The Little Rock Zoo

.The Little Rock Zoo needs to step up and care for the animals better! Please read the several artciles here with deaths, sickness and a bald chimp!

Sunday, January 2, 2011

Bonobos are more prolific kissers than many human beings

There’s no such thing as a simple kiss.
The strange ritual between two sets of pursed lips has more meanings than a Pynchon novel and is worth more than a thousand words.

The passionate embrace of a sailor and nurse in Times Square, Madonna and Britney’s mouth-to-mouth moment, the betrayal kiss between Judas and Jesus — no matter how different — all fall under the definition of “kiss.” They can be deadly (the mobster kiss), creepy (Al and Tipper Gore at the 2000 Democratic National Convention), or life-giving (Snow White and her prince).

Anthropologists estimate that kissing is practiced by more than 90% of cultures in the world. Sure, it feels nice when it’s right, but what is so important about the sharing of saliva? Scientist Sheril Kirshenbaum sets out to answer the question in her pithy new book “The Science of Kissing.”

Kirshenbaum shows us that the famous words of Don Juan, “each kiss a heart-quake,” is far more accurate than intended — as she traces kissing from its infancy in ancient humans to its complex anatomy and its importance in the development of the human species.

Even animals do it

Kissing, broadly defined as the coming together of two individuals in exchange of sensory information, is not limited to human beings. Many kinds of animals neck, too.

The sex-crazed bonobo apes from the Congo — who often use sex to resolve conflicts rather than aggression — are more prolific kissers than many human beings. In fact, one scientist witnessed bonobos nibbling and kissing each other for 12 minutes straight. They kiss for reassurance, out of excitement or fear, and to firm-up relationships with others.

Other chimpanzees also kiss without tongue, which the author says is more akin to a human hug than a passionate make-out session.

Moose and squirrels brush noses, moles rub snouts and turtles tap heads. Manatees nibble their partners, and giraffes intertwine their necks. One fish from Thailand, called the kissing gourami, touches its lips with others, during feeding or fighting, or as a sign of courtship.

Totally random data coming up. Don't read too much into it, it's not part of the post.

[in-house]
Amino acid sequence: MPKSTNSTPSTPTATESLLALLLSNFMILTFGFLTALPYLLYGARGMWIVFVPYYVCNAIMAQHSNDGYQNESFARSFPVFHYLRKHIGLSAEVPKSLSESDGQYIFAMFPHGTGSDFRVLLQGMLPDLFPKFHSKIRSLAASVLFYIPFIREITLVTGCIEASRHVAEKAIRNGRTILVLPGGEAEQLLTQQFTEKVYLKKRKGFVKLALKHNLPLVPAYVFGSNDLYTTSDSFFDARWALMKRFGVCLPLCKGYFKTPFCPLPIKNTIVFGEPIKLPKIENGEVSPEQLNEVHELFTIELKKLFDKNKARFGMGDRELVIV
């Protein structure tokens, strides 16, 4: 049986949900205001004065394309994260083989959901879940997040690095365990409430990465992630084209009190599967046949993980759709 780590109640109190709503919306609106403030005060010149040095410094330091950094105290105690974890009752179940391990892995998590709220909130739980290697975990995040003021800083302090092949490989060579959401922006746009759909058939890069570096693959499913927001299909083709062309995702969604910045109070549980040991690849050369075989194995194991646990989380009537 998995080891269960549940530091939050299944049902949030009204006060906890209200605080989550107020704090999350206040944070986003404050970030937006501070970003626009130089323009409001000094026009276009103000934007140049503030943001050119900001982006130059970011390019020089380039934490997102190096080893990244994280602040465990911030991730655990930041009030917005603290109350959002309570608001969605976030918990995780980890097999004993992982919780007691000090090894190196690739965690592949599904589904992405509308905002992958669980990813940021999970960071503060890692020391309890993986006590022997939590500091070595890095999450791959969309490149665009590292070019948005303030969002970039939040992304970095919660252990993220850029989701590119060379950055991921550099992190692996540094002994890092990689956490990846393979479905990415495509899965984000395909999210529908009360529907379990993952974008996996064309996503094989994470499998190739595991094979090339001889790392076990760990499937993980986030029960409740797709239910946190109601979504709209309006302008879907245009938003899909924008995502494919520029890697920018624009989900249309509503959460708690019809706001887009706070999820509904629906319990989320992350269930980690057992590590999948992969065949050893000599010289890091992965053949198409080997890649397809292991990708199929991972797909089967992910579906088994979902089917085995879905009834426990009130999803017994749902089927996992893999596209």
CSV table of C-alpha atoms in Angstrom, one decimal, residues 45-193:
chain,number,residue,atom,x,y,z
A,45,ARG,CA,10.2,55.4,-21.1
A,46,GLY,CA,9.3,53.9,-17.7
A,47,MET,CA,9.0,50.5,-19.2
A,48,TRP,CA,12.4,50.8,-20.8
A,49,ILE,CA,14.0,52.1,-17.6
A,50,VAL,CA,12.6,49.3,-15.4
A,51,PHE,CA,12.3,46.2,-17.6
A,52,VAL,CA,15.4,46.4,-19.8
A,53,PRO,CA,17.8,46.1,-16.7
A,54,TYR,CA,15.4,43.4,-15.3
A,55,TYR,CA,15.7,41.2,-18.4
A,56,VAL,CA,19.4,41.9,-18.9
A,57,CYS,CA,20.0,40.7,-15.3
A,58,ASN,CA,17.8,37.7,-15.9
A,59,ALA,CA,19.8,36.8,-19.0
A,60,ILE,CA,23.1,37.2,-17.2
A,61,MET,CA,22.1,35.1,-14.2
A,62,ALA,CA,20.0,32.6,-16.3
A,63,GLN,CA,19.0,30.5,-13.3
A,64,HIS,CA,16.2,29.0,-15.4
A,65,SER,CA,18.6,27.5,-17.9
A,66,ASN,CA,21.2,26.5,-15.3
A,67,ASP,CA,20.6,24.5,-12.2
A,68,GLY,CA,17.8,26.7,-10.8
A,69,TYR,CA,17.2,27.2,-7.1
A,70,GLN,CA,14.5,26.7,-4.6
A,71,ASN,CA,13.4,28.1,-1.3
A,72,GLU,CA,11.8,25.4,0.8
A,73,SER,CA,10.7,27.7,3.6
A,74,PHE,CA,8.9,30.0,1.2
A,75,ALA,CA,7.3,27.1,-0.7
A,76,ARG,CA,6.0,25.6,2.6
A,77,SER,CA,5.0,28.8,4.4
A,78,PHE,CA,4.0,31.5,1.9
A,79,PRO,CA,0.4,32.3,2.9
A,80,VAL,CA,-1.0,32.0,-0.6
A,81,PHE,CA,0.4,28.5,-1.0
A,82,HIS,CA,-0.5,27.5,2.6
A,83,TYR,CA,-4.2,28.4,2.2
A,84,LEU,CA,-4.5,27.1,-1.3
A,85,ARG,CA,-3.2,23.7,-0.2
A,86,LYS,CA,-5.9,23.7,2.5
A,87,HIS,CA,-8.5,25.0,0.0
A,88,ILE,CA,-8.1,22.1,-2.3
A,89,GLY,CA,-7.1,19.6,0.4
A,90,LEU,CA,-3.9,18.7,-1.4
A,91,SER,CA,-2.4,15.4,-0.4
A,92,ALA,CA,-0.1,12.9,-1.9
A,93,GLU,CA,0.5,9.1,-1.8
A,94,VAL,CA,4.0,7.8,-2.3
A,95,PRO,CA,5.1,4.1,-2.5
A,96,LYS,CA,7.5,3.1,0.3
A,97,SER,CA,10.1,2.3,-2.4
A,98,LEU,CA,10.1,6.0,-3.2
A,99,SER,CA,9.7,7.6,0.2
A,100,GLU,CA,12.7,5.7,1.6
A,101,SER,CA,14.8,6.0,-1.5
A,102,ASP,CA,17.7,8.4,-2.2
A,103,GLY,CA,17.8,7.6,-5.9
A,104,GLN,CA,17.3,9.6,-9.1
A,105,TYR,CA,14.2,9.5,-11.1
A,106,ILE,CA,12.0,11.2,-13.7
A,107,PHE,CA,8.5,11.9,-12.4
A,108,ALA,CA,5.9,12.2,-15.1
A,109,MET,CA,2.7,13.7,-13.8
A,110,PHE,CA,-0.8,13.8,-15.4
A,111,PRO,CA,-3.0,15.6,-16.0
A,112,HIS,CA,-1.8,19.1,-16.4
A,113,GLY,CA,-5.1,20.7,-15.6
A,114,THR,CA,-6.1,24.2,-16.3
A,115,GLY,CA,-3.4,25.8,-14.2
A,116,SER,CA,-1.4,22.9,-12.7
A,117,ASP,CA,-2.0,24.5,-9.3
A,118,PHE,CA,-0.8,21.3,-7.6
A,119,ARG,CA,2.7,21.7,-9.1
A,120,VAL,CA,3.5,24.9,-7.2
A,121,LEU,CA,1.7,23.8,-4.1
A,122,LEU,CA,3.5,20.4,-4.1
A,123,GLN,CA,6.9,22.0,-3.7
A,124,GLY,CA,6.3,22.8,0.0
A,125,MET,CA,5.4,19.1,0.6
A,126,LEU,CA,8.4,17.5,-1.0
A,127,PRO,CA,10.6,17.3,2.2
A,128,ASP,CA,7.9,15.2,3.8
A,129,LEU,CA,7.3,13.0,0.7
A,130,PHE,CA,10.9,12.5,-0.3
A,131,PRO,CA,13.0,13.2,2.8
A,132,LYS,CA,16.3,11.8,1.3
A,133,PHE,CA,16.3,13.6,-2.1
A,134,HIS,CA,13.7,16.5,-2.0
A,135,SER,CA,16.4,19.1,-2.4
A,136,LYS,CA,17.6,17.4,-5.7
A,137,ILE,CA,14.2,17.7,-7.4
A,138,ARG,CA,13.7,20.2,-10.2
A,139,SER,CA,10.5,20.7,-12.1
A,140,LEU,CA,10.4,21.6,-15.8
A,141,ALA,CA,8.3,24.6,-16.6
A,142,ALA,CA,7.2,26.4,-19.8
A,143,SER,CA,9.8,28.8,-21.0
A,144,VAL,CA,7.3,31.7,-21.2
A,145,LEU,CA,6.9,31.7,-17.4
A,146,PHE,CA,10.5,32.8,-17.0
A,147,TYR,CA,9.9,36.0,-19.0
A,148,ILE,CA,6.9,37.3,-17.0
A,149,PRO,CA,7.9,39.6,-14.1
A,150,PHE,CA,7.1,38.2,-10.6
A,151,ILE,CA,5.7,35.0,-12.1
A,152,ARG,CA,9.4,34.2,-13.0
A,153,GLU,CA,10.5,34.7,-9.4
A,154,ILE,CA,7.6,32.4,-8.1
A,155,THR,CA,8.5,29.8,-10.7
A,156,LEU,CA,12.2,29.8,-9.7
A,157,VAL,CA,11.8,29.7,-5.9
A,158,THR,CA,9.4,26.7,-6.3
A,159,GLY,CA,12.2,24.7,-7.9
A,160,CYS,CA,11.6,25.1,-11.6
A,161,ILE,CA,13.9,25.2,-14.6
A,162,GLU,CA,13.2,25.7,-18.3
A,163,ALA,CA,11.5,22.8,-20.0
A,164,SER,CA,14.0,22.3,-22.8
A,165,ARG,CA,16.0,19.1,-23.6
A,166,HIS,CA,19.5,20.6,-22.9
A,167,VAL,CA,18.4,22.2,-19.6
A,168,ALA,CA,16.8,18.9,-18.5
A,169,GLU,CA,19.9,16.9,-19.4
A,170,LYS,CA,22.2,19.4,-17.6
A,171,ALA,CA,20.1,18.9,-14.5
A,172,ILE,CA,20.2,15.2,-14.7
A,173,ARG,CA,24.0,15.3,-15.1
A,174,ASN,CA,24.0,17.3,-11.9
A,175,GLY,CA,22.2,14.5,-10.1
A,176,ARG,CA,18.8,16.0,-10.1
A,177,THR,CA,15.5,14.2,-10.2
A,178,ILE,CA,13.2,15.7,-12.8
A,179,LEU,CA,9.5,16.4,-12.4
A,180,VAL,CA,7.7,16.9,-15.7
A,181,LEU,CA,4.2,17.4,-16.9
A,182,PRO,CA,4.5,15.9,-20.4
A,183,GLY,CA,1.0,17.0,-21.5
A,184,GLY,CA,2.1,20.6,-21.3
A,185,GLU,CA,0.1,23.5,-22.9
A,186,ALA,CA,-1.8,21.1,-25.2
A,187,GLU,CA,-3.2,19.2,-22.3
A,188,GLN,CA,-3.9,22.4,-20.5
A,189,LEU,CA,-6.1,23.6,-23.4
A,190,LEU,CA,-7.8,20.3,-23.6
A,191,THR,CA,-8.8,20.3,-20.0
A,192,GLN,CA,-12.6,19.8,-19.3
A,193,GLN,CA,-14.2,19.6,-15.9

Strangely enough, snails “may be the most sensual critters of all, locking together while massaging each other all over.”
These “kisses” might be for affection, greeting, feeding or a bond between mother and offspring. And although the author warns against anthropomorphizing these critters, it sounds a lot like what humans do.
Man’s first kisses

Like many animals, ancient man’s first kisses weren’t relegated to the lips. In fact, Kirshenbaum theorizes that our earliest kisses were delivered via the nose, the kind of “nuzzle-sniff” popular in Eskimo culture. Nose kisses were used to “recognize and reconnect with relatives and friends and perhaps even provide clues about a person’s health,” she writes.

So when did the kiss move from the nose to the mouth? Well, it seems to be somewhat hardwired, she writes. Human mouths are more “everted,” meaning they stick out further than our ape ancestors. Our red lips are actually the most exposed erogenous zone on our body. But this didn’t happen overnight.

Our ancestors evolved a superior ability to detect the color red, which would give them an advantage in finding ripe fruits when on the lookout for food. This “red equals reward” may have become ingrained, making men more interested in women with redder lips, which would signify a more youthful and fertile mate. Even current studies show that looking at red objects quickens the pulse and makes us feel excited. It’s no wonder women still turn to lipstick, which they have done since ancient Egypt, when women used dyes and strong wines to dye their pouts.

The history of the kiss Here

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